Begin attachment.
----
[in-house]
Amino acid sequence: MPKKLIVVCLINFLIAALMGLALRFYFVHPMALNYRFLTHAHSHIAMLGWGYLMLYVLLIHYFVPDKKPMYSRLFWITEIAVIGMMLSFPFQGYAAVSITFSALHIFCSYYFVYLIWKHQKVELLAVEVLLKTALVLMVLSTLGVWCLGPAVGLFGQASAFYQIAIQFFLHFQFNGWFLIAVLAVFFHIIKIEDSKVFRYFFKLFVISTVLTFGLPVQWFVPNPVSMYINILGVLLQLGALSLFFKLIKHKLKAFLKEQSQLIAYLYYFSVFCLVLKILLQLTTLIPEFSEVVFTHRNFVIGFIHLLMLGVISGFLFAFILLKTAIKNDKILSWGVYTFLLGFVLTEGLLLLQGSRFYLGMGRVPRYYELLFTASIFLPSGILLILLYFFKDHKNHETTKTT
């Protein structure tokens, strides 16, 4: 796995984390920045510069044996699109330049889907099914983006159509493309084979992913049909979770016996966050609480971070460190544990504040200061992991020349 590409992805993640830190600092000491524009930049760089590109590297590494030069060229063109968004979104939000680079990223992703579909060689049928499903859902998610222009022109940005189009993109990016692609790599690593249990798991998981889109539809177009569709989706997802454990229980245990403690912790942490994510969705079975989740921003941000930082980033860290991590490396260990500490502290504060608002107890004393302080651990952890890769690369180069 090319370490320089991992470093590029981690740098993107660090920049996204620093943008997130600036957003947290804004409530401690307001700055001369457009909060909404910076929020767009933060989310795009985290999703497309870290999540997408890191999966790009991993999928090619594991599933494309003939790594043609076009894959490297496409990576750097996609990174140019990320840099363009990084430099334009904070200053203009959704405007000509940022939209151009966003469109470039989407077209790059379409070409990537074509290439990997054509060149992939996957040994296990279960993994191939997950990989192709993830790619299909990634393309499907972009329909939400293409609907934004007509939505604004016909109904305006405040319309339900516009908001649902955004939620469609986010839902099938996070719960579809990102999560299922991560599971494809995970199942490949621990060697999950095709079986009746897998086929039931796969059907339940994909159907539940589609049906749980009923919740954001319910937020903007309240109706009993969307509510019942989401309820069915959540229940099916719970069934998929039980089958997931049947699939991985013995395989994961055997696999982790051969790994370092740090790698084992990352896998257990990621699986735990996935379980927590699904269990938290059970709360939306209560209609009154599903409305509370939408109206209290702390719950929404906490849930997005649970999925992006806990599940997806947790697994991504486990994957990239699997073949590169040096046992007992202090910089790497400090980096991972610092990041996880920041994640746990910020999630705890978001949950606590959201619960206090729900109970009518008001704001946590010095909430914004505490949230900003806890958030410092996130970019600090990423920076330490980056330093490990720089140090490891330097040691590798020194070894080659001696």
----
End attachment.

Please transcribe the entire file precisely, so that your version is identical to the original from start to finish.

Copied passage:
[in-house]
Amino acid sequence: MPKKLIVVCLINFLIAALMGLALRFYFVHPMALNYRFLTHAHSHIAMLGWGYLMLYVLLIHYFVPDKKPMYSRLFWITEIAVIGMMLSFPFQGYAAVSITFSALHIFCSYYFVYLIWKHQKVELLAVEVLLKTALVLMVLSTLGVWCLGPAVGLFGQASAFYQIAIQFFLHFQFNGWFLIAVLAVFFHIIKIEDSKVFRYFFKLFVISTVLTFGLPVQWFVPNPVSMYINILGVLLQLGALSLFFKLIKHKLKAFLKEQSQLIAYLYYFSVFCLVLKILLQLTTLIPEFSEVVFTHRNFVIGFIHLLMLGVISGFLFAFILLKTAIKNDKILSWGVYTFLLGFVLTEGLLLLQGSRFYLGMGRVPRYYELLFTASIFLPSGILLILLYFFKDHKNHETTKTT
């Protein structure tokens, strides 16, 4: 796995984390920045510069044996699109330049889907099914983006159509493309084979992913049909979770016996966050609480971070460190544990504040200061992991020349 590409992805993640830190600092000491524009930049760089590109590297590494030069060229063109968004979104939000680079990223992703579909060689049928499903859902998610222009022109940005189009993109990016692609790599690593249990798991998981889109539809177009569709989706997802454990229980245990403690912790942490994510969705079975989740921003941000930082980033860290991590490396260990500490502290504060608002107890004393302080651990952890890769690369180069 090319370490320089991992470093590029981690740098993107660090920049996204620093943008997130600036957003947290804004409530401690307001700055001369457009909060909404910076929020767009933060989310795009985290999703497309870290999540997408890191999966790009991993999928090619594991599933494309003939790594043609076009894959490297496409990576750097996609990174140019990320840099363009990084430099334009904070200053203009959704405007000509940022939209151009966003469109470039989407077209790059379409070409990537074509290439990997054509060149992939996957040994296990279960993994191939997950990989192709993830790619299909990634393309499907972009329909939400293409609907934004007509939505604004016909109904305006405040319309339900516009908001649902955004939620469609986010839902099938996070719960579809990102999560299922991560599971494809995970199942490949621990060697999950095709079986009746897998086929039931796969059907339940994909159907539940589609049906749980009923919740954001319910937020903007309240109706009993969307509510019942989401309820069915959540229940099916719970069934998929039980089958997931049947699939991985013995395989994961055997696999982790051969790994370092740090790698084992990352896998257990990621699986735990996935379980927590699904269990938290059970709360939306209560209609009154599903409305509370939408109206209290702390719950929404906490849930997005649970999925992006806990599940997806947790697994991504486990994957990239699997073949590169040096046992007992202090910089790497400090980096991972610092990041996880920041994640746990910020999630705890978001949950606590959201619960206090729900109970009518008001704001946590010095909430914004505490949230900003806890958030410092996130970019600090990423920076330490980056330093490990720089140090490891330097040691590798020194070894080659001696």